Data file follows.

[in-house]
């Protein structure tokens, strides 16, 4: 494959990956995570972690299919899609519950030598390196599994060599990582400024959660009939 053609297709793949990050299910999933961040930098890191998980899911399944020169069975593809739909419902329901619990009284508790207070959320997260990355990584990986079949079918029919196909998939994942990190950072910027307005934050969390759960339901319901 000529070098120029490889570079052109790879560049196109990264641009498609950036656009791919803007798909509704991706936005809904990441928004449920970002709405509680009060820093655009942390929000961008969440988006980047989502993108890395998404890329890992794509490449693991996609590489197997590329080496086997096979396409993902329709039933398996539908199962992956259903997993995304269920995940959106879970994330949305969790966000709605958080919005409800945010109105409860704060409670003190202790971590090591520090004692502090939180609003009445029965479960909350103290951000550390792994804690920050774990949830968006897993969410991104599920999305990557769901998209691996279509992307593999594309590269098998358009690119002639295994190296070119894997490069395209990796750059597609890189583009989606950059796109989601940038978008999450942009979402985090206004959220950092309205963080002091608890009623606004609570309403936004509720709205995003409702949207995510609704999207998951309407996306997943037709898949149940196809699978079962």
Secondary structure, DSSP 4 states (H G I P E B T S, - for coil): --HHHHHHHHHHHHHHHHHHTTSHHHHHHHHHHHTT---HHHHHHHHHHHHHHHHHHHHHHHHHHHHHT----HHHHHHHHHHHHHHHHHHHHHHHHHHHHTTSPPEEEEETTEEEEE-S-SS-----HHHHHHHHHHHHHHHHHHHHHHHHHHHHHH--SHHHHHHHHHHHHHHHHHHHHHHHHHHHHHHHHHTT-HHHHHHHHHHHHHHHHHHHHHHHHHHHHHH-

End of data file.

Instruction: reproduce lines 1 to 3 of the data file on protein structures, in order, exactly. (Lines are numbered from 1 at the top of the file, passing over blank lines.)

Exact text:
[in-house]
């Protein structure tokens, strides 16, 4: 494959990956995570972690299919899609519950030598390196599994060599990582400024959660009939 053609297709793949990050299910999933961040930098890191998980899911399944020169069975593809739909419902329901619990009284508790207070959320997260990355990584990986079949079918029919196909998939994942990190950072910027307005934050969390759960339901319901 000529070098120029490889570079052109790879560049196109990264641009498609950036656009791919803007798909509704991706936005809904990441928004449920970002709405509680009060820093655009942390929000961008969440988006980047989502993108890395998404890329890992794509490449693991996609590489197997590329080496086997096979396409993902329709039933398996539908199962992956259903997993995304269920995940959106879970994330949305969790966000709605958080919005409800945010109105409860704060409670003190202790971590090591520090004692502090939180609003009445029965479960909350103290951000550390792994804690920050774990949830968006897993969410991104599920999305990557769901998209691996279509992307593999594309590269098998358009690119002639295994190296070119894997490069395209990796750059597609890189583009989606950059796109989601940038978008999450942009979402985090206004959220950092309205963080002091608890009623606004609570309403936004509720709205995003409702949207995510609704999207998951309407996306997943037709898949149940196809699978079962």
Secondary structure, DSSP 4 states (H G I P E B T S, - for coil): --HHHHHHHHHHHHHHHHHHTTSHHHHHHHHHHHTT---HHHHHHHHHHHHHHHHHHHHHHHHHHHHHT----HHHHHHHHHHHHHHHHHHHHHHHHHHHHTTSPPEEEEETTEEEEE-S-SS-----HHHHHHHHHHHHHHHHHHHHHHHHHHHHHH--SHHHHHHHHHHHHHHHHHHHHHHHHHHHHHHHHHTT-HHHHHHHHHHHHHHHHHHHHHHHHHHHHHH-